• Running with Sherman by Christopher McDougall - I was sent this book by the publisher a while back and finally got around to it this month. I'm not sure why it sat on my shelf for so long before I picked it up, but I am kicking myself for it now. It is the story of a family rescuing a donkey (Sherman) from a hoarder and eventually "giving him a purpose" by training him to run in a burro race in Colorado. If you are a runner you may be familiar with the author, who wrote the best-seller Born to Run. The story of Sherman is such an inspirational one. It tells of over overcoming obstacles, coming together as a community, persevering, finding purpose, etc. I'm not going to lie, there were times in the book where I thought that the hubby, pup and I should pack up and move to a farm in Amish country because it sounded so awesome. Although the main character in the book was definitely Sherman, there were a few detours along the way to give background and context to the burro racing phenomenon (okay, the author didn't necessarily call this sport a phenomenon, but I have run a couple races with a 23 pound wiener dog and had a heck of a time wrangling him for ONE MILE, so the fact that athletes run long distances roped to half ton "stubborn" animals is mind-boggling to me!). The book was easy to read and kept me entertained. Originally I was thinking I might gift it to a friend after I finished it, but now I'm thinking it has earned its place in my library collection. The only negative I have was I felt like there was so much build up to the event and I wanted more from the race (or life after the race). It seemed like there was 300 pages about the training, the people, the adventure (including the trials and tribulations) of getting to the race and 20 pages of the event and then "the end". I felt like it ended abruptly and I wanted more of a conclusion (or maybe I just didn't want the book to end, either way, I was left feeling like the ending wasn't given as much thought or attention as the rest of the story). I would give it a 9 out of 10.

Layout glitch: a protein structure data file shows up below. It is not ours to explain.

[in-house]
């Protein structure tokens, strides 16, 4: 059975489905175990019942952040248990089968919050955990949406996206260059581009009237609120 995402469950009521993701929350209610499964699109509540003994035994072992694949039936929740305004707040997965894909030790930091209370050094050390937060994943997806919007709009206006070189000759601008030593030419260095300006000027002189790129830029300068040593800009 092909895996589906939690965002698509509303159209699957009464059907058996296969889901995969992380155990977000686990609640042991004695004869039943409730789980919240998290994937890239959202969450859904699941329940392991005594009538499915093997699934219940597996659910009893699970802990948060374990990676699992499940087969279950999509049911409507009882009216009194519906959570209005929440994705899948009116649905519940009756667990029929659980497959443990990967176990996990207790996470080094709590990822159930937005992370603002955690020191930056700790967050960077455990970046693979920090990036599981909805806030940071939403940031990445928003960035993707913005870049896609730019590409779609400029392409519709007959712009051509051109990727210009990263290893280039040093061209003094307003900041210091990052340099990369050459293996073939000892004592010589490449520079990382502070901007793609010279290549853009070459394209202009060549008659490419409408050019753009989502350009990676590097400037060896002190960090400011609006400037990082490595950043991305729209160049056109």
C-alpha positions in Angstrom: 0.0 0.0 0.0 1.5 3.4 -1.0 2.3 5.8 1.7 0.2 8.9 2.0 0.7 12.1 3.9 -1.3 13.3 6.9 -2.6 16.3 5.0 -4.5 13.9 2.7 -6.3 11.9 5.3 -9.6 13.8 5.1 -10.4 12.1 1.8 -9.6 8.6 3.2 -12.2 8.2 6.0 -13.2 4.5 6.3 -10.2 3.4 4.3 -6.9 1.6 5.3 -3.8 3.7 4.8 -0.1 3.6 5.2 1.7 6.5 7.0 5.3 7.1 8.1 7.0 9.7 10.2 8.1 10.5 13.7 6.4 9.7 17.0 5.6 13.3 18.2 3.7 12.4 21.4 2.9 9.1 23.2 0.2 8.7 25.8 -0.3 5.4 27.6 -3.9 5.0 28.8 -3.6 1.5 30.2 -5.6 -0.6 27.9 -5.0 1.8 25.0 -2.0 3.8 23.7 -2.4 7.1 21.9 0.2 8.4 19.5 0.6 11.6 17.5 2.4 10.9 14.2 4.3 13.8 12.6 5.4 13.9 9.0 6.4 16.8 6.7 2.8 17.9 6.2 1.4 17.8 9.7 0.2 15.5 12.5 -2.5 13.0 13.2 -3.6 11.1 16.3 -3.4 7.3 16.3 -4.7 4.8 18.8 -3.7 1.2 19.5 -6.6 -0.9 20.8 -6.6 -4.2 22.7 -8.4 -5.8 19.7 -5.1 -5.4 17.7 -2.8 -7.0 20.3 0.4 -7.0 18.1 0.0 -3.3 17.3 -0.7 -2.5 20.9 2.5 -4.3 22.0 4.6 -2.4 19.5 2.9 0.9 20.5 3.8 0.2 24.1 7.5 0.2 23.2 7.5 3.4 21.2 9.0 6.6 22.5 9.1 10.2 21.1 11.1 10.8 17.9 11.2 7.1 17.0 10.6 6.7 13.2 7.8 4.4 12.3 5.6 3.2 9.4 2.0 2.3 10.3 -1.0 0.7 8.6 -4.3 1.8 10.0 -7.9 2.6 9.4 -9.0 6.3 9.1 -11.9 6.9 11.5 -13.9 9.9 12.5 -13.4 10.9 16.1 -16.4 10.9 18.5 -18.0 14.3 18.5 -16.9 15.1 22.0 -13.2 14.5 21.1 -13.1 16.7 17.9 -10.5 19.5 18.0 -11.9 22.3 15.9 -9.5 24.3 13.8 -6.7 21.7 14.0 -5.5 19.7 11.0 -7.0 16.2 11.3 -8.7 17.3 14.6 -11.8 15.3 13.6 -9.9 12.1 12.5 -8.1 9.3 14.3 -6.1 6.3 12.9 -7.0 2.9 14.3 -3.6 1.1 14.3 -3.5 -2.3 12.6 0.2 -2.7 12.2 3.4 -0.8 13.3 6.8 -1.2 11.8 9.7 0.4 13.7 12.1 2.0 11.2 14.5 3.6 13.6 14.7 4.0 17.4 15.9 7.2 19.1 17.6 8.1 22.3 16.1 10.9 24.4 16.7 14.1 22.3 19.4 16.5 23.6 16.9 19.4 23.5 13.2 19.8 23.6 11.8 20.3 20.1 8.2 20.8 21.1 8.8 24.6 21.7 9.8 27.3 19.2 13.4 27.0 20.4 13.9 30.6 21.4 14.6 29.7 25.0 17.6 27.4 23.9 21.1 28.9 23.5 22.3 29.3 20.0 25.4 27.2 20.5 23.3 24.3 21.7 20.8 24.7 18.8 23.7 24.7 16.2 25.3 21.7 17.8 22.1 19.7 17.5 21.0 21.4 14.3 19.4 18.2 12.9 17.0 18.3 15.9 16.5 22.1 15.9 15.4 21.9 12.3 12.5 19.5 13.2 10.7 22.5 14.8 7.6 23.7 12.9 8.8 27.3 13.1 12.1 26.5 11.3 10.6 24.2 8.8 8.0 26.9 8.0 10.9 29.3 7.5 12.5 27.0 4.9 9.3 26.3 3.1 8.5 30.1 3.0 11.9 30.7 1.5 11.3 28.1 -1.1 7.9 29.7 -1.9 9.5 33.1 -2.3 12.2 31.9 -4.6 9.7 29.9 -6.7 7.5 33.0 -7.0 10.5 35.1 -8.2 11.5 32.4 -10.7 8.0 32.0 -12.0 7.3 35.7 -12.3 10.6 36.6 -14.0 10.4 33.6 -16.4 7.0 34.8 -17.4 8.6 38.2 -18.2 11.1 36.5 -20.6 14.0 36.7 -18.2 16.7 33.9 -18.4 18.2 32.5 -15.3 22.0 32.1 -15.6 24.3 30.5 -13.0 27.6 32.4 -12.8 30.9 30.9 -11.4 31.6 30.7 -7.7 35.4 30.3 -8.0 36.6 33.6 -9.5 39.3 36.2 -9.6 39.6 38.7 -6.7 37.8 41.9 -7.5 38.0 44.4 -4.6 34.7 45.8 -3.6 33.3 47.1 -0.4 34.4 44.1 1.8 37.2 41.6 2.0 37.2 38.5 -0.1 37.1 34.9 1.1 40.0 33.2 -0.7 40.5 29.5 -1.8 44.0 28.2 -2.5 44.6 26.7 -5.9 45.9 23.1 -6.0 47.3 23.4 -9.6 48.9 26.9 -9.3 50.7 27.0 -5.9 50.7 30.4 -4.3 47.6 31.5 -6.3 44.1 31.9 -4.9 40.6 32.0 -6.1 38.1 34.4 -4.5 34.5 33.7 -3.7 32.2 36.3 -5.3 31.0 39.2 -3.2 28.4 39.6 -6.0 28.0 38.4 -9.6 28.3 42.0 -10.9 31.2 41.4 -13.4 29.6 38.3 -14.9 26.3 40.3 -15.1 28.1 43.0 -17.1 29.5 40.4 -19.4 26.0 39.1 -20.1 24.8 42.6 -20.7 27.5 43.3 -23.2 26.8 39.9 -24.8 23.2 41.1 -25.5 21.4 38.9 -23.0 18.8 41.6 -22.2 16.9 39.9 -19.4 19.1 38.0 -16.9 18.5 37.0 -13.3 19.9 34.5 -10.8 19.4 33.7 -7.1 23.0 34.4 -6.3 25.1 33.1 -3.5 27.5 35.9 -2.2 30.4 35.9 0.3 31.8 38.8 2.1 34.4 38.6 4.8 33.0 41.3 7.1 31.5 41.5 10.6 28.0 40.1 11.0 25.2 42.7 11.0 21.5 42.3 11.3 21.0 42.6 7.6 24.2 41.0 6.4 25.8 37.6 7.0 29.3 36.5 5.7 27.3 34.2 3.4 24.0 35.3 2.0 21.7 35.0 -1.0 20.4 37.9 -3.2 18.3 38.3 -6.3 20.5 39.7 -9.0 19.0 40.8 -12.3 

• Happy Trail by Daisy Prescott - This is another audiobook I "checked out" via my Hoopla app. The synopsis intrigued me (although, it also made me slightly nervous because it was considered an "adult romance" and I didn't want it to turn into a XXX listen). The story is about a park ranger who works on the Appalachian Trail and went out to clear the trail before a bad storm rolled it. A solo female hiker was supposedly still on the trail, so he had to track her down and accompany her to safety. As I'm sure you could guess, the two get stranded due to the storm and eventually fall in love. I know, I know, it sounds a little cheesy, but I promise I was all in. I also appreciated that there was only one sex scene in the whole thing, hehe (if you've read some of my past book recaps, including December's, you may know I can be a bit of a prude when it comes to that sort of thing, which is why I tend to stick to the YA genre to start with ;)). Anywho, the characters were strong, interesting and had a ton of depth. I felt as though I was along for the journey with them (and, yes, it may have nudged me into wanting to hike the AT at some point in my lifetime... cray-cray, right?!). And, as luck would have it, apparently Daisy has some other books about some of the characters that were in this story (and they're also available on Hoopla), so it sounds like I found my next few books to "read". As a novel and entertaining read, I would give it two thumbs up. This would be a perfect pool-side book while you're on vacation (or a great audiobook to keep you entertained on a long drive). I would give it a 9 out of 10.